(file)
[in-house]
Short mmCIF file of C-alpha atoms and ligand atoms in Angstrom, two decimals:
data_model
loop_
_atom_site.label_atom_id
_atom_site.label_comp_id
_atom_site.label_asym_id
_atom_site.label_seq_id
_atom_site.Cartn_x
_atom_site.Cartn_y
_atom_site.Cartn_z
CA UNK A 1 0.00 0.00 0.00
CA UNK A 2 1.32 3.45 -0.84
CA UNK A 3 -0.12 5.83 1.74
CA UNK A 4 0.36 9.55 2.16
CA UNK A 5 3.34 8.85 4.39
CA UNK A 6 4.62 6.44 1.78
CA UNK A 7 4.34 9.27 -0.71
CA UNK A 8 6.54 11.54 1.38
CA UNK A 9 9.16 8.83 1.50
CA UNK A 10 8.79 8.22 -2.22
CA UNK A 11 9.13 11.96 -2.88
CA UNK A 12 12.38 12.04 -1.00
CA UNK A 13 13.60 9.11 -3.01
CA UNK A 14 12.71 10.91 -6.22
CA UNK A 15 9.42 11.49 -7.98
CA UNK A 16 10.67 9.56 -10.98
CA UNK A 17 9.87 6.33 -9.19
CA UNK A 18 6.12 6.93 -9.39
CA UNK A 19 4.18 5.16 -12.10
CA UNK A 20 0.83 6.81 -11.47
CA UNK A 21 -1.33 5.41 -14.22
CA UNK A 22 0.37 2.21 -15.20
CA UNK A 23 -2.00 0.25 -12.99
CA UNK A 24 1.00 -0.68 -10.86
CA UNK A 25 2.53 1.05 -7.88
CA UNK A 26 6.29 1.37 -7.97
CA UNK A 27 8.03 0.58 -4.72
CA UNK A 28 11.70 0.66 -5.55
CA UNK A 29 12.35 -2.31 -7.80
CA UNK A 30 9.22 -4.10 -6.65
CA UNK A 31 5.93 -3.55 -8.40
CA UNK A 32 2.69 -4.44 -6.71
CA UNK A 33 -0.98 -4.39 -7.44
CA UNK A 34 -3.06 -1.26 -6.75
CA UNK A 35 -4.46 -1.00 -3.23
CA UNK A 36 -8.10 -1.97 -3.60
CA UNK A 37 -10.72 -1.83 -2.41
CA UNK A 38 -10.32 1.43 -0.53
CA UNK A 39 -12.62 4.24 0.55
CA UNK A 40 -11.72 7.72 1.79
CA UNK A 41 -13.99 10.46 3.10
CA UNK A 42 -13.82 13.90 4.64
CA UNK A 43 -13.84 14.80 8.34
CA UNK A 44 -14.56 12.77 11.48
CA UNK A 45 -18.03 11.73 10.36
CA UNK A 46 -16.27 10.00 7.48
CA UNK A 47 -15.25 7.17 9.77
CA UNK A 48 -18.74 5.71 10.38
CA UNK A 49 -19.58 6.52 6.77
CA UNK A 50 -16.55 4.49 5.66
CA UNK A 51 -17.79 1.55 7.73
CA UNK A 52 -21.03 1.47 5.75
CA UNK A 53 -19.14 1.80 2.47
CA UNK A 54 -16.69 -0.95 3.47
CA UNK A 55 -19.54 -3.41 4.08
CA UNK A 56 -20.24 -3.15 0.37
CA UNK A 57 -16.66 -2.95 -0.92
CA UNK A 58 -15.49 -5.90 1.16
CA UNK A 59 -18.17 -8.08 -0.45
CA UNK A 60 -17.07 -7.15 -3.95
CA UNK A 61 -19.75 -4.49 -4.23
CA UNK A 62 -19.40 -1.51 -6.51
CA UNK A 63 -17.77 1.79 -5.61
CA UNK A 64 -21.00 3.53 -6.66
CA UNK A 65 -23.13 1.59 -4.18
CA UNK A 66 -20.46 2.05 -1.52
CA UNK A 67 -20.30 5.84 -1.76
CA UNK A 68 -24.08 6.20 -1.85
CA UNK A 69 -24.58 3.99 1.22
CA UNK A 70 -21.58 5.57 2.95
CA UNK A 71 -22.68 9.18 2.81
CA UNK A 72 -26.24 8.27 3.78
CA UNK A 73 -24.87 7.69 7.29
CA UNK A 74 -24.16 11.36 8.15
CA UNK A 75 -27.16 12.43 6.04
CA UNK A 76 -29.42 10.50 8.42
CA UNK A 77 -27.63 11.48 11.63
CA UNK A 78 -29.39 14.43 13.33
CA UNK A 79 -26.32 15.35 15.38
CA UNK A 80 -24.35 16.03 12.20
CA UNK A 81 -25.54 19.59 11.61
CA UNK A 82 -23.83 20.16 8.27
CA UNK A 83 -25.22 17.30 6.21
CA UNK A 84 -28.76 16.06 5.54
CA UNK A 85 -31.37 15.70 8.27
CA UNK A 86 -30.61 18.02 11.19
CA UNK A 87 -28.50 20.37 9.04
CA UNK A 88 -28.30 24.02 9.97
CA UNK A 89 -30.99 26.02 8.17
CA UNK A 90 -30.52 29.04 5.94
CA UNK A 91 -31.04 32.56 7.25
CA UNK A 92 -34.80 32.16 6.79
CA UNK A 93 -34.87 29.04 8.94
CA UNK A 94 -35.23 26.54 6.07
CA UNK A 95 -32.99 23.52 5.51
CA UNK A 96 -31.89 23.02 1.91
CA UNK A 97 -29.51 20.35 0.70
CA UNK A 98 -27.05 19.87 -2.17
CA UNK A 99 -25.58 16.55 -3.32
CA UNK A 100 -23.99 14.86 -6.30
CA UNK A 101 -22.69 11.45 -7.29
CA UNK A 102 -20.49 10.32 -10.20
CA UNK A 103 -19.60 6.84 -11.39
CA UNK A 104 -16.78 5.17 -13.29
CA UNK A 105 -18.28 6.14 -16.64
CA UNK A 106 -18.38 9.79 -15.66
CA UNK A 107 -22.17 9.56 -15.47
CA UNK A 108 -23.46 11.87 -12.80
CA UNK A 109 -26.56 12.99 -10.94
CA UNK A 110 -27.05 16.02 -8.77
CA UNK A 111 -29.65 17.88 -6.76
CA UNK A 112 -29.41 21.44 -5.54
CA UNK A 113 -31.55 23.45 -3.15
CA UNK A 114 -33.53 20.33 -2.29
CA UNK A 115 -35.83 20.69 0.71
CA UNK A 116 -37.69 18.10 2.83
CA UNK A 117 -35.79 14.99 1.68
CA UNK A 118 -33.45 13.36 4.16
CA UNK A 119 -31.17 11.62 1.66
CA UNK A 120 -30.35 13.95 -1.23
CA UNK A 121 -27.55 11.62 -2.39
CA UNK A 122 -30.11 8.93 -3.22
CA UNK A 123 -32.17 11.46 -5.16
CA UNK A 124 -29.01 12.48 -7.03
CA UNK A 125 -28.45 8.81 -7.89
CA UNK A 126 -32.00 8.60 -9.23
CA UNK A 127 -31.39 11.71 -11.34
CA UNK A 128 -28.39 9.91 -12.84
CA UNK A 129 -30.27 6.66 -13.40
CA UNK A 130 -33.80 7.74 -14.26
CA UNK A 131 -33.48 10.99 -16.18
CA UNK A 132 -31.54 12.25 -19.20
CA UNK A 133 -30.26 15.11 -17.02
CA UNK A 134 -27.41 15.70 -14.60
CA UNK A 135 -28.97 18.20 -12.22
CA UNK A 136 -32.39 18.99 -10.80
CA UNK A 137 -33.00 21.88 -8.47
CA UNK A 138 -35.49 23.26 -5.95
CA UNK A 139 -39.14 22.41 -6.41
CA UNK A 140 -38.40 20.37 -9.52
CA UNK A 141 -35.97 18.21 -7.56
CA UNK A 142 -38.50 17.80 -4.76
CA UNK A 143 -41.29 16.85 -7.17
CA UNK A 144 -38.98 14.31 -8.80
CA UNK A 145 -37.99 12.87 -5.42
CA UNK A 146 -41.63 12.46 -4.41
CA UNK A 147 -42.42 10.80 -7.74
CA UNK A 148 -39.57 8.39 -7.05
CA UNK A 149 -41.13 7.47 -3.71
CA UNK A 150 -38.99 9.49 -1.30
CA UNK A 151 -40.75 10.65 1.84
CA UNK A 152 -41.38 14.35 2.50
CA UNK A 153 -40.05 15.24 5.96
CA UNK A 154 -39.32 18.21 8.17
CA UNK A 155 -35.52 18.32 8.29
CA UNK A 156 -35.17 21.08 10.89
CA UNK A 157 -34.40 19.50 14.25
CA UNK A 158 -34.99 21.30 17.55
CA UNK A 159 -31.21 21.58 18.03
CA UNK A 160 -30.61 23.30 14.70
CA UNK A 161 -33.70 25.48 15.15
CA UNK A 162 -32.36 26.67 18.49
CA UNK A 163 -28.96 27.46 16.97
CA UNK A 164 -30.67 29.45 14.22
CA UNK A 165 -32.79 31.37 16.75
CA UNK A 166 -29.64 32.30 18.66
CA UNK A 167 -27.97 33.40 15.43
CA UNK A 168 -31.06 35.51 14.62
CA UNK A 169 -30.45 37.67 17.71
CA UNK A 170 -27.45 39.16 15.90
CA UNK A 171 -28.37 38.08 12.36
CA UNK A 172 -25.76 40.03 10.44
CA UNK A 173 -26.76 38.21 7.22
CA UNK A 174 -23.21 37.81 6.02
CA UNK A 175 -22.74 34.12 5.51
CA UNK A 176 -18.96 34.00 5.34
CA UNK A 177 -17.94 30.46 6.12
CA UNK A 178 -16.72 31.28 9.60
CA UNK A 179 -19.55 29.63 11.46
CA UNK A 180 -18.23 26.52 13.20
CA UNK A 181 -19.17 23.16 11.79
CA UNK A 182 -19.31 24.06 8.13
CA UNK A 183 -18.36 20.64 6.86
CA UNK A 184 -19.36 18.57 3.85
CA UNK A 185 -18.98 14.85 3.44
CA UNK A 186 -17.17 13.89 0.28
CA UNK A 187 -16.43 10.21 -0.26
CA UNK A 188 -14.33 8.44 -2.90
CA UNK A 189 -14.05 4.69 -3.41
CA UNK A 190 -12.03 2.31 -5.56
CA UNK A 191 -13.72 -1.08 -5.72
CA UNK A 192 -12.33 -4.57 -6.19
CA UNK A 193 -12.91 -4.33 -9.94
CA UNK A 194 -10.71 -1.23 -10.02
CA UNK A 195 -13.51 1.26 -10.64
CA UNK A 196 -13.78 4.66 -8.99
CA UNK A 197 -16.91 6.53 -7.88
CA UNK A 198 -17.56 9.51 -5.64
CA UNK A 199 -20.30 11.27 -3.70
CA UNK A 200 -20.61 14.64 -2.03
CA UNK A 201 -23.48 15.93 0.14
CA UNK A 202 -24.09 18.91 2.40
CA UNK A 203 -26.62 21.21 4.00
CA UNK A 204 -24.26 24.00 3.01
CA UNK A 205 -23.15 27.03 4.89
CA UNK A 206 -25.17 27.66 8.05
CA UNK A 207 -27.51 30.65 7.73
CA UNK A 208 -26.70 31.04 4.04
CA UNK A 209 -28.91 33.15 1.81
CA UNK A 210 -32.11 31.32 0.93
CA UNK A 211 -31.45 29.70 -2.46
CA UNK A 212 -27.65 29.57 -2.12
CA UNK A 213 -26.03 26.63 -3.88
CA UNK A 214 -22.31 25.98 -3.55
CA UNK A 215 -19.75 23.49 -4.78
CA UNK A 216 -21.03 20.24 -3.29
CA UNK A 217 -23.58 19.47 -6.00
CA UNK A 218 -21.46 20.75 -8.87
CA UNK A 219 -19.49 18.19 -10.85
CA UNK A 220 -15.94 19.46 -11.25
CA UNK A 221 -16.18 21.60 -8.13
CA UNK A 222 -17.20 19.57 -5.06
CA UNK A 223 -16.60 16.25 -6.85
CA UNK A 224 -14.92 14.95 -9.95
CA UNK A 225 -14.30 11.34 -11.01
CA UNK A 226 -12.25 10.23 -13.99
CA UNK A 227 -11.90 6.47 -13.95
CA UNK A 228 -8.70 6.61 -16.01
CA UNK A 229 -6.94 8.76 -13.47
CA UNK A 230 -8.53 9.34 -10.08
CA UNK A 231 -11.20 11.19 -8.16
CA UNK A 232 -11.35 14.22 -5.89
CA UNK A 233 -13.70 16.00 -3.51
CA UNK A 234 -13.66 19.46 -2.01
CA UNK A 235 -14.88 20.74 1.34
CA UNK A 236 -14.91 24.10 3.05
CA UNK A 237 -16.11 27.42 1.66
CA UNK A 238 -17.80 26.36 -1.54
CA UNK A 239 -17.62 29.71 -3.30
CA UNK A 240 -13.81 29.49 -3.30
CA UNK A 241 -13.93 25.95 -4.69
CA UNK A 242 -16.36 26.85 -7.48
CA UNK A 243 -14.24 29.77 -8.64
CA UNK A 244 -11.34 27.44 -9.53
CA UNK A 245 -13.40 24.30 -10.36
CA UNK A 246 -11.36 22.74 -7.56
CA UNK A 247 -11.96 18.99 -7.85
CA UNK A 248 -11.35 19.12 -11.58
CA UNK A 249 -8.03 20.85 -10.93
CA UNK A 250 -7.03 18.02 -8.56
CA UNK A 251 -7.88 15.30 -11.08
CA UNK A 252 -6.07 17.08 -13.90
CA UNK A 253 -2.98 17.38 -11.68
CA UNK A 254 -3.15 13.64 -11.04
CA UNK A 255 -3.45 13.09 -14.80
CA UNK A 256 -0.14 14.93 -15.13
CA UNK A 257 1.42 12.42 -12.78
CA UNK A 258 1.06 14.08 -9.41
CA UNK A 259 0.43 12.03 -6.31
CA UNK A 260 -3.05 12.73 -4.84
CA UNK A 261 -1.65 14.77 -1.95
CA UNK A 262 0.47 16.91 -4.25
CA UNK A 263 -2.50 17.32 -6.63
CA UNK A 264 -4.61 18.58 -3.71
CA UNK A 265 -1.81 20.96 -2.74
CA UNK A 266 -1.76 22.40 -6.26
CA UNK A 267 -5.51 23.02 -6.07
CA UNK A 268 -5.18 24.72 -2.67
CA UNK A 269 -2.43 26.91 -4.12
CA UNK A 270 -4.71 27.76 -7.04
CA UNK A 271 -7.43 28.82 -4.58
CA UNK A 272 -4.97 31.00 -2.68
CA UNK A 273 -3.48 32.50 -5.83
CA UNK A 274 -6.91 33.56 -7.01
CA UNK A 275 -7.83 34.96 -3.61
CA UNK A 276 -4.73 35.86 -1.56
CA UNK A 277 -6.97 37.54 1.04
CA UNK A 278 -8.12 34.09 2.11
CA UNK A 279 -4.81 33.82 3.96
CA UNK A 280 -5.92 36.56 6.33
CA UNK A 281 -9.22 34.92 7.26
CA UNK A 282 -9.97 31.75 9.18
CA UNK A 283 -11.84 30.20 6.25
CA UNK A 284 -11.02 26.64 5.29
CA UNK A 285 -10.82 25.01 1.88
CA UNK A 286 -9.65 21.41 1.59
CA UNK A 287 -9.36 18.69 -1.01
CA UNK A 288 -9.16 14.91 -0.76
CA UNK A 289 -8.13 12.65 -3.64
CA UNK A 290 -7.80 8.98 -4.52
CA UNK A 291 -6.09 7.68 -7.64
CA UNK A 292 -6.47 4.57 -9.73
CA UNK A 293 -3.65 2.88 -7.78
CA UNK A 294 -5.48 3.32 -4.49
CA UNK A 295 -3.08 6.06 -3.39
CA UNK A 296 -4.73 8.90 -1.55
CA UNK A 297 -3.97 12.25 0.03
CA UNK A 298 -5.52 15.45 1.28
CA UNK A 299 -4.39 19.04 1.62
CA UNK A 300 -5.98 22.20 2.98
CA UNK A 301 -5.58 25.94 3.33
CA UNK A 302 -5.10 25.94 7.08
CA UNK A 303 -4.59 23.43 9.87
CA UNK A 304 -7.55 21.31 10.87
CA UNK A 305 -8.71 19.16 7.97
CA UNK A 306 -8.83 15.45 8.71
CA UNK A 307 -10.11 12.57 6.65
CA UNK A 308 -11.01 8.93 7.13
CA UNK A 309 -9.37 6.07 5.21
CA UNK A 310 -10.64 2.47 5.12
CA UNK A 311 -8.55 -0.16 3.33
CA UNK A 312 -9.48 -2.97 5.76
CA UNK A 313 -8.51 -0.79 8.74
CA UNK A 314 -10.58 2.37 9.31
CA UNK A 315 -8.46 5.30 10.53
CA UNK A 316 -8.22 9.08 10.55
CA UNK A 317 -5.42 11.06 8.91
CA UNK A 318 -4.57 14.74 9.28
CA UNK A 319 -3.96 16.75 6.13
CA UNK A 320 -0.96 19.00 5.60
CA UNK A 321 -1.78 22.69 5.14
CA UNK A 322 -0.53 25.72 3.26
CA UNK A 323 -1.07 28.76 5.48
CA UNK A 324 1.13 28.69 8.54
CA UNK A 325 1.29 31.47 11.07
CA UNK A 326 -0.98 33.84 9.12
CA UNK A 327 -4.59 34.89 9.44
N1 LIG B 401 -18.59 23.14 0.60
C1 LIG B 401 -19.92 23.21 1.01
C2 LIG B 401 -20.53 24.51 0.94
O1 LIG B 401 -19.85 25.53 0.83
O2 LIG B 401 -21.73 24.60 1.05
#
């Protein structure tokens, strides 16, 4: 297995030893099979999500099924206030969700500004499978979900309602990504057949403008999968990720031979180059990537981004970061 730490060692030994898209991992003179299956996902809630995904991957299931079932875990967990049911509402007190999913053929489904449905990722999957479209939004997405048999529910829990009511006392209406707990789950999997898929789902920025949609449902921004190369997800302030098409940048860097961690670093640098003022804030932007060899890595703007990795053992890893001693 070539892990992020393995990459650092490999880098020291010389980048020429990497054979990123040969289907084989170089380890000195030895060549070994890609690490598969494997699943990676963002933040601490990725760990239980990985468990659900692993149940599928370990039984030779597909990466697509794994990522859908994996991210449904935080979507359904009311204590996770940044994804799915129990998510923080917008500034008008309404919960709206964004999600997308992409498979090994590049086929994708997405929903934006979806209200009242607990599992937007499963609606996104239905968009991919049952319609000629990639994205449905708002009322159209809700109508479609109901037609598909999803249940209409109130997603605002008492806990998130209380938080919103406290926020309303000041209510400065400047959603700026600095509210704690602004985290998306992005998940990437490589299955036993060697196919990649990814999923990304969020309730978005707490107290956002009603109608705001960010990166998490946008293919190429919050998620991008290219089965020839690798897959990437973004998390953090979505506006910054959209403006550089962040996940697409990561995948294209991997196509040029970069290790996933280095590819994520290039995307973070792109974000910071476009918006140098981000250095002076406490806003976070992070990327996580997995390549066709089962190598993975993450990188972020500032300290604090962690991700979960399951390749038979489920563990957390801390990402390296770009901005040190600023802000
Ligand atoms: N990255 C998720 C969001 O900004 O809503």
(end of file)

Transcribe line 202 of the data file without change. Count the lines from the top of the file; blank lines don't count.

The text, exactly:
CA UNK A 191 -13.72 -1.08 -5.72